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Sea To Sky Highway To Whistler


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Much of the once treacherous highway is now 4-lanes, major safety improvements, and it's also a shorter drive up: 90-minutes in good conditions. The road is absolutely scenic. But I would imagine it would still be a massive backlog at the Lions Gate Bridge into downtown Vancouver with just 3 lanes.

And if you're not familiar with 2010 venues, Vancouver is where all the indoor ice venues will take place (in addition to a few snow events: freestyle skiing, snowboarding) and the resort town of Whistler (the largest ski resort in North America and one of the world's best rated) is the site of all the alpine, cross-country, nordic, and luge events.

Pictures by awvan at SSP

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Entrance to Lions Bay

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Close up of the 2010 flowers, also more on the southbound side of the overpass (sorry for the poor shot)

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Heading through Lions Bay

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Heading down the hill towards Cristal Falls Rd (Kewitt Camp)

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Brunswick Rd interchange (if you can call it that)

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Immediately north of Brunswick Rd (don't know the name of the creek)

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Doodson's Corner, all lanes open

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^ the whole highway is an Olympic lane, lol. I believe it will be shut down to general traffic between something like 7 am to 8 pm; only VANOC vehicles, emergency vehicles, buses, and residents living along the corridor will be allowed to use the road during those times.

But there will be a major backlog between Whistler and Downtown Vancouver, this three lane bridge that connects them both (there will be one Olympic lane on it):

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On three different days I will be in Whistler (using the bus shuttle)

I preview to take the bus 4 hours before the start of the competition, knowing that I have also to consider the security check.

I think it's a reasonable gap of time, but do you think it's safer to put an additional 30 minutes ?

Thanks for the advise.

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I have no idea. All I can tell you is that right now in GOOD CONDITIONS, it takes 90-minutes. Add in Olympic traffic, I read somewhere they are estimating 80,000 people to be using the highway each day (up fro 20,000 today).

Add in snow, and traffic along the highway and the city will come to a crawl. Vancouver is probably the only Winter Olympic city that could do without any snow, it's absolutely chaos...even 3 cms of it. But I'm sure we'll have more snow removal infrastructure in place during the Games.

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On three different days I will be in Whistler (using the bus shuttle)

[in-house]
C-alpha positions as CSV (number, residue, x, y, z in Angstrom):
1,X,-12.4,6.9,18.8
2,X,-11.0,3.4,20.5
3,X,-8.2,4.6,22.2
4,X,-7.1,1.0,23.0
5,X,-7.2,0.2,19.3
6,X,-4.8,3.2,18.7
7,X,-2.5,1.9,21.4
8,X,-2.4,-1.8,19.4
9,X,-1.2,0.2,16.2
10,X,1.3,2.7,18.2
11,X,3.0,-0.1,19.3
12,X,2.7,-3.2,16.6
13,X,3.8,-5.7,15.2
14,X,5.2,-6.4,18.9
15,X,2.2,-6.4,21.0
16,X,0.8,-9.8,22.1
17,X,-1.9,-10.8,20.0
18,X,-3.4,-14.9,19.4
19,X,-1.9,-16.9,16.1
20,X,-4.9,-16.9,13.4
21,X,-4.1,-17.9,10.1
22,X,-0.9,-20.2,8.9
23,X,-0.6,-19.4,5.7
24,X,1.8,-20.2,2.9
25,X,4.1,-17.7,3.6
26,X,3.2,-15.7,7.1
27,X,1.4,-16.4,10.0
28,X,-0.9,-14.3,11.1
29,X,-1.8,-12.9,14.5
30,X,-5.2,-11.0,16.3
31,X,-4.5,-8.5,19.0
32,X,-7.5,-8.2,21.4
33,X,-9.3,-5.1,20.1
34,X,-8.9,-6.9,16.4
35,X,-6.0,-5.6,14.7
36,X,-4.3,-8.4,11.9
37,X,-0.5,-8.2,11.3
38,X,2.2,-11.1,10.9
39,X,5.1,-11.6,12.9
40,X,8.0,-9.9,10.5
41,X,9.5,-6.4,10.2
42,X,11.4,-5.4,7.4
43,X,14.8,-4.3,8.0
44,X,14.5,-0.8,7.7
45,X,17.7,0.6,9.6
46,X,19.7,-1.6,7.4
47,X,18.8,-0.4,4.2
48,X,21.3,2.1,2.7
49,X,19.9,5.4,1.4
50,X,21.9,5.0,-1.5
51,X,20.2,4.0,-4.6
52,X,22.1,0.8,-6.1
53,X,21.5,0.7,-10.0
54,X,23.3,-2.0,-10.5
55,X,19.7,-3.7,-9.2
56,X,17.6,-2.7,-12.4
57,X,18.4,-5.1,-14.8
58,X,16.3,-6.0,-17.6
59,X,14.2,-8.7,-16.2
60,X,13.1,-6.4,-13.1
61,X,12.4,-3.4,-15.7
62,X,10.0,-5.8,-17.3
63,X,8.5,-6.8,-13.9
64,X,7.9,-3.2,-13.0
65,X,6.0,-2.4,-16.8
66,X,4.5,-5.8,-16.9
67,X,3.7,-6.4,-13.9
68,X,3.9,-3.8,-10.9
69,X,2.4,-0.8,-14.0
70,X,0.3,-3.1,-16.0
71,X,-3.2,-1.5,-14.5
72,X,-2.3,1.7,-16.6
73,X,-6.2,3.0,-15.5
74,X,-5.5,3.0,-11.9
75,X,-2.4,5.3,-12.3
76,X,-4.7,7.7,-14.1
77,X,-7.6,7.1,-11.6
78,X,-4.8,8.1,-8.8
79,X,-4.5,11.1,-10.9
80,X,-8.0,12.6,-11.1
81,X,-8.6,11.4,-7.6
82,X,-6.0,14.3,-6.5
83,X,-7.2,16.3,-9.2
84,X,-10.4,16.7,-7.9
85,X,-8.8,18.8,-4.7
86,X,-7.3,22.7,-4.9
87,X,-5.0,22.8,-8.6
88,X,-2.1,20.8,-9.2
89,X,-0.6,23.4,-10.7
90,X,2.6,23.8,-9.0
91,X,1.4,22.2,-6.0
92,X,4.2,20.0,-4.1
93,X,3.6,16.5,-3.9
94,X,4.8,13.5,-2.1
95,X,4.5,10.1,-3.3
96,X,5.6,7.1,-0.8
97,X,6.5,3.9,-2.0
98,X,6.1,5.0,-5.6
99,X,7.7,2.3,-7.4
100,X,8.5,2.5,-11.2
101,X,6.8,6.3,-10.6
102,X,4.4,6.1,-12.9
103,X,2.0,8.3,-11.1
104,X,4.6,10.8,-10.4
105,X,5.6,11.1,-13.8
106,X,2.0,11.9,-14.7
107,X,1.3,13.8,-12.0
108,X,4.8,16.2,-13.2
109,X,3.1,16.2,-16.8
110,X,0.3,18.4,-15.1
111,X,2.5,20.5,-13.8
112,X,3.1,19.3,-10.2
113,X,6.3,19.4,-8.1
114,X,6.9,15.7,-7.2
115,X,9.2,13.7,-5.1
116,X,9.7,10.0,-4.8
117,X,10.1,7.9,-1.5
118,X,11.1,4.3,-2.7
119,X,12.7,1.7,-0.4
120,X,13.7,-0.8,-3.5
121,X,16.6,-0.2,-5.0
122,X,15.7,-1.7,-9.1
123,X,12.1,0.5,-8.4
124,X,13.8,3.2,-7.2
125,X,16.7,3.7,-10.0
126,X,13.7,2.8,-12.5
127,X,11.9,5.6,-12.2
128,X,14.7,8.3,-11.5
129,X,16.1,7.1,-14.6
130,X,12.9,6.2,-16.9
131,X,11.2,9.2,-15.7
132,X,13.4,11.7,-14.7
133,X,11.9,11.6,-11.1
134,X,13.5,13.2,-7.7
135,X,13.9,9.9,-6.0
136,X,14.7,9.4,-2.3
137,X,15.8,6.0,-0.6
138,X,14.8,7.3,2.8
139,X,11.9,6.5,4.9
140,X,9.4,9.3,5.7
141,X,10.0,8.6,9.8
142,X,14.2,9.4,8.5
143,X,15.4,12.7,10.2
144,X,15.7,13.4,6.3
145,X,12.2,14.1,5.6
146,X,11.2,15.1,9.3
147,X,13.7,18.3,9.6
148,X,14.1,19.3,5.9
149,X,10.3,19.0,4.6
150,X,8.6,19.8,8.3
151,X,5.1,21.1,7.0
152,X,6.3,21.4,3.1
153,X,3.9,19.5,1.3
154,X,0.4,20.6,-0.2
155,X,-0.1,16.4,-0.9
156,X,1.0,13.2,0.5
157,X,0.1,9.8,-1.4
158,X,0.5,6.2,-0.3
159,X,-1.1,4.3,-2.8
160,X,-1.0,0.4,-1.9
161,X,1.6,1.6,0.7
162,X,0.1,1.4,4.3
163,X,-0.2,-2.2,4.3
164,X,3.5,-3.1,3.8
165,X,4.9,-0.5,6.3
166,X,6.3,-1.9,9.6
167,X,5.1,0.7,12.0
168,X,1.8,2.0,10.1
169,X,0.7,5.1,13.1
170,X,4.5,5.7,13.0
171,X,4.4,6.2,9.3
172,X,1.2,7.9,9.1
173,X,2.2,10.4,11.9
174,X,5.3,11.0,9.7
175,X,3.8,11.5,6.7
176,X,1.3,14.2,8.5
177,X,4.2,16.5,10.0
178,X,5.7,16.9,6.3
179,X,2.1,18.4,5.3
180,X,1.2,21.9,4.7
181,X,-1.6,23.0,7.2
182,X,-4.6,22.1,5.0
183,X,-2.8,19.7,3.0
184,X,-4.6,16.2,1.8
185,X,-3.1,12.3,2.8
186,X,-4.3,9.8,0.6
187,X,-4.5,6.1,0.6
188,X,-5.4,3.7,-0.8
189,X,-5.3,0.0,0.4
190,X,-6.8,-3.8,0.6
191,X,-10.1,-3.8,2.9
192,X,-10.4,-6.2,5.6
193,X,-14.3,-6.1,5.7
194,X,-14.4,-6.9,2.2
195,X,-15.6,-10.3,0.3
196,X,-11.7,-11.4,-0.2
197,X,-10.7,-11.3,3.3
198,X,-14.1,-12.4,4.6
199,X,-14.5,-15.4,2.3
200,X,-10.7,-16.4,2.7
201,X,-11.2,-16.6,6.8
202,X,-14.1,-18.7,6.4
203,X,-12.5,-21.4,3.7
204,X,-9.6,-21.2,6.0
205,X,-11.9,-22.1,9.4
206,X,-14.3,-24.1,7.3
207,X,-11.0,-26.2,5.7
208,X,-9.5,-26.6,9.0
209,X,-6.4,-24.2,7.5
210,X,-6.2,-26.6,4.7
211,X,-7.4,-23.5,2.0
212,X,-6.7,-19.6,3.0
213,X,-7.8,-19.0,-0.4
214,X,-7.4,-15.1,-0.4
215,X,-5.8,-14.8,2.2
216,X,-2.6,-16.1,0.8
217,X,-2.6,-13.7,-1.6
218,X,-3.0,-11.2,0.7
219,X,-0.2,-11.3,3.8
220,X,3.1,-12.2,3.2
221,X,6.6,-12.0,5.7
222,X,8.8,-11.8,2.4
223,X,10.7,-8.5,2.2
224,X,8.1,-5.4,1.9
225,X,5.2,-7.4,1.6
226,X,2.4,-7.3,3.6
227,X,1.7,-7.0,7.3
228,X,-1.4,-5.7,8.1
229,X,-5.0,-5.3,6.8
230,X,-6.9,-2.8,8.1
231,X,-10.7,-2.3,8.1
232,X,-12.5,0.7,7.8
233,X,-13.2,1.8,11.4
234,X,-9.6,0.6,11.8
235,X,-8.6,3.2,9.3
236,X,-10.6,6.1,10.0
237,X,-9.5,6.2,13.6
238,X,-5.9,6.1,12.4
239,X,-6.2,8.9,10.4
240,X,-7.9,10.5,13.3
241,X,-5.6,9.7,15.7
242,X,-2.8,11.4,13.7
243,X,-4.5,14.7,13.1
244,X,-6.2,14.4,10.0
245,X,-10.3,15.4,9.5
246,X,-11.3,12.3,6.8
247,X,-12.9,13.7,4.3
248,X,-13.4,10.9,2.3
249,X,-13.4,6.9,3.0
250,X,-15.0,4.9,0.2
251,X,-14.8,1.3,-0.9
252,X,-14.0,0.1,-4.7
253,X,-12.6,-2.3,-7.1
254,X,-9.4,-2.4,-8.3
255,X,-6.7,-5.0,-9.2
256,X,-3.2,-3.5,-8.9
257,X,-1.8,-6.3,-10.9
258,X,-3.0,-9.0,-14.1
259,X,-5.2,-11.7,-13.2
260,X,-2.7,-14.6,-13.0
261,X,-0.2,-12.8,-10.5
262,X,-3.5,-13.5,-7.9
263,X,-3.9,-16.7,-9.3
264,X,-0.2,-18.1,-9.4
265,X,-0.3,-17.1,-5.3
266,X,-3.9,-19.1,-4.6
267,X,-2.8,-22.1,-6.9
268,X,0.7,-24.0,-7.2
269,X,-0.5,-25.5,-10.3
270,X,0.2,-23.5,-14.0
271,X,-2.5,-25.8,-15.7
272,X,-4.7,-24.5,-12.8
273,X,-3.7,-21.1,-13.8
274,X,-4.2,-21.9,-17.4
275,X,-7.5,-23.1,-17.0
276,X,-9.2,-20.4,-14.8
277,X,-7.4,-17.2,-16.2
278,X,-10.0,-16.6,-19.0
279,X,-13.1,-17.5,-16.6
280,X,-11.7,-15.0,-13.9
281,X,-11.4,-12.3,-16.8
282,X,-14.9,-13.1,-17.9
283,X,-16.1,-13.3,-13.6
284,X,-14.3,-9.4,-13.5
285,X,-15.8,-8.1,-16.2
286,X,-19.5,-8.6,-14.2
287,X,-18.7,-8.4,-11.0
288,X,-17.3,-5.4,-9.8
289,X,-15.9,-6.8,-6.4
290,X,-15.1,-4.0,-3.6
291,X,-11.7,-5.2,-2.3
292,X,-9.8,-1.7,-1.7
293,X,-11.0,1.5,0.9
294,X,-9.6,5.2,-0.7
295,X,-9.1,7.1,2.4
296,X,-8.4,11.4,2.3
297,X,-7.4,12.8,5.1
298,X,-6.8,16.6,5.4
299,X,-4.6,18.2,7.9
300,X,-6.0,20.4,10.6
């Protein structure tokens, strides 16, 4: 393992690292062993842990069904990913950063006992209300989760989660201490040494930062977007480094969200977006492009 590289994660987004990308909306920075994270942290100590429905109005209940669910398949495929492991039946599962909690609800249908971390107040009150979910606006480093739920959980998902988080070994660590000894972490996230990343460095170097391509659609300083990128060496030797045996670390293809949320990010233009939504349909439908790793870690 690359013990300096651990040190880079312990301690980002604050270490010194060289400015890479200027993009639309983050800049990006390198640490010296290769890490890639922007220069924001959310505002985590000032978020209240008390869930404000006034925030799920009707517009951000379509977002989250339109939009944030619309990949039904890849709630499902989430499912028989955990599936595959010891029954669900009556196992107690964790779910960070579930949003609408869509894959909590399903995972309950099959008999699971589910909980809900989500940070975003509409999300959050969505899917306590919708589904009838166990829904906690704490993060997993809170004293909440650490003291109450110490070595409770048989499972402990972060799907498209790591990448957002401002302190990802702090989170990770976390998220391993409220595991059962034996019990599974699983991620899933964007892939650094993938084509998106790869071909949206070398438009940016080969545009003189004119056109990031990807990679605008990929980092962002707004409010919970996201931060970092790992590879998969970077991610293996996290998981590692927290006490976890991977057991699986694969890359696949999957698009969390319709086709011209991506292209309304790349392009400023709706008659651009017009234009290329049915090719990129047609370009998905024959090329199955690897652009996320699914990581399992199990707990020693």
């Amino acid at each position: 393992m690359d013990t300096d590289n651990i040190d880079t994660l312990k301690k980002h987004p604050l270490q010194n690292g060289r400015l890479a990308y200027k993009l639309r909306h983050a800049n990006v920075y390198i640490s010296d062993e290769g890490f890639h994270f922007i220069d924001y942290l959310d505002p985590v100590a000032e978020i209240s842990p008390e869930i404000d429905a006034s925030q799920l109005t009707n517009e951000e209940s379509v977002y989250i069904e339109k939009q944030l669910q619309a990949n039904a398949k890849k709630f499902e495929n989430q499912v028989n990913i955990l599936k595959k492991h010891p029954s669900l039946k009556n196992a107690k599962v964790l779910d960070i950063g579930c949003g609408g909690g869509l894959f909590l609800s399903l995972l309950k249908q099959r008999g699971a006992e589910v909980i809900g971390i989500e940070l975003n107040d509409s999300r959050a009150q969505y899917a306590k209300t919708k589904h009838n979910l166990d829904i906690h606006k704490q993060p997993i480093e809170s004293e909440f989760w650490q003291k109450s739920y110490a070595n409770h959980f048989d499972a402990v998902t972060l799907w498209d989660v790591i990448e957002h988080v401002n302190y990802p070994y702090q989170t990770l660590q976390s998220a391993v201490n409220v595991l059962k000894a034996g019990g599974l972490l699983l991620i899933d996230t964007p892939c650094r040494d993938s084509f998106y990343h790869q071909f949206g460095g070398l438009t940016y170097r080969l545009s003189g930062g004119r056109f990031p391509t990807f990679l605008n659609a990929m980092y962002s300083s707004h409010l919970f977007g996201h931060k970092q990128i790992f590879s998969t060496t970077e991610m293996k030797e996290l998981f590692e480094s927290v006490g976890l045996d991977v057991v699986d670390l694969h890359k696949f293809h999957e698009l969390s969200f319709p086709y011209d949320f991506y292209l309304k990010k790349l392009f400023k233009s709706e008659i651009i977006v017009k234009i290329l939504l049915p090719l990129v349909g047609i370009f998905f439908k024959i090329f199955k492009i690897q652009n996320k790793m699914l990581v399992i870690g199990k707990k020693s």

I preview to take the bus 4 hours before the start of the competition, knowing that I have also to consider the security check.

I think it's a reasonable gap of time, but do you think it's safer to put an additional 30 minutes ?

Thanks for the advise.

If it's a direct bus, I think 4 hours is MORE then enough to cover both travel and security checks. But Mr. X is right about the weather - snow could equal problems. Hopefully Vanoc will have a few more plows then normal on hand. X > I think if there is snow, it will be the city that will be the problem, not the highway. But wouldn't it be hilarious if we had a repeat of last December?

If you want to be safe and tack under 30 minutes on your journey, go for it. There will not be a lack of activities in Whister to keep you busy. I don't have any tickets for events in Whister, but am tempted to go up one day for the 'experience'.

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Since I'll be staying in Whistler, I'll be using Sea to Sky every day, though it won't be that quiet. I just hope the lanes they have will at least be sufficient.

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  • 5 weeks later...

According to CTV:

http://www.ctvbc.ctv.ca/servlet/an/local/C...ishColumbiaHome

Early completion expected for Sea to Sky Highway

Updated: Wed Aug. 26 2009 15:40:58

ctvbc.ca

The finishing touches are being put on the Sea to Sky Highway.

The Horseshoe Bay-Pemberton section of Highway 99 is set to open ahead of schedule this fall, David Crebo of the Ministry of Transportation and Infrastructure told ctvbc.ca Wednesday.

"Most of the work is done, for the most part now it's just finishing work," Crebo said.

The Ministry of Transportation says the new highway will be safer, faster and will provide 6000 new jobs for B.C. residents.

The new road is expected to see a 56 per cent increase in traffic between Squamish and Whistler by 2025, to be facilitated by 80 kilometres of new passing lanes.

The 600 million dollar upgrade began in 2003, and used more than 260,000 tonnes of asphalt and 47,000 cubic metres of concrete during its construction.

The highway has had a dangerous history. Much of it is built beside a steep cliff face and it is known for its tight windy turns.

Speeding cars, bad weather and poor visibility have lead to the demise of many motorists along the roadway which has held the nickname "The Killer Highway".

The upgrades to the highway were made to accommodate the greater traffic loads expected for the 2010 Winter Olympic Games.

No date has been set for the opening of the highway.

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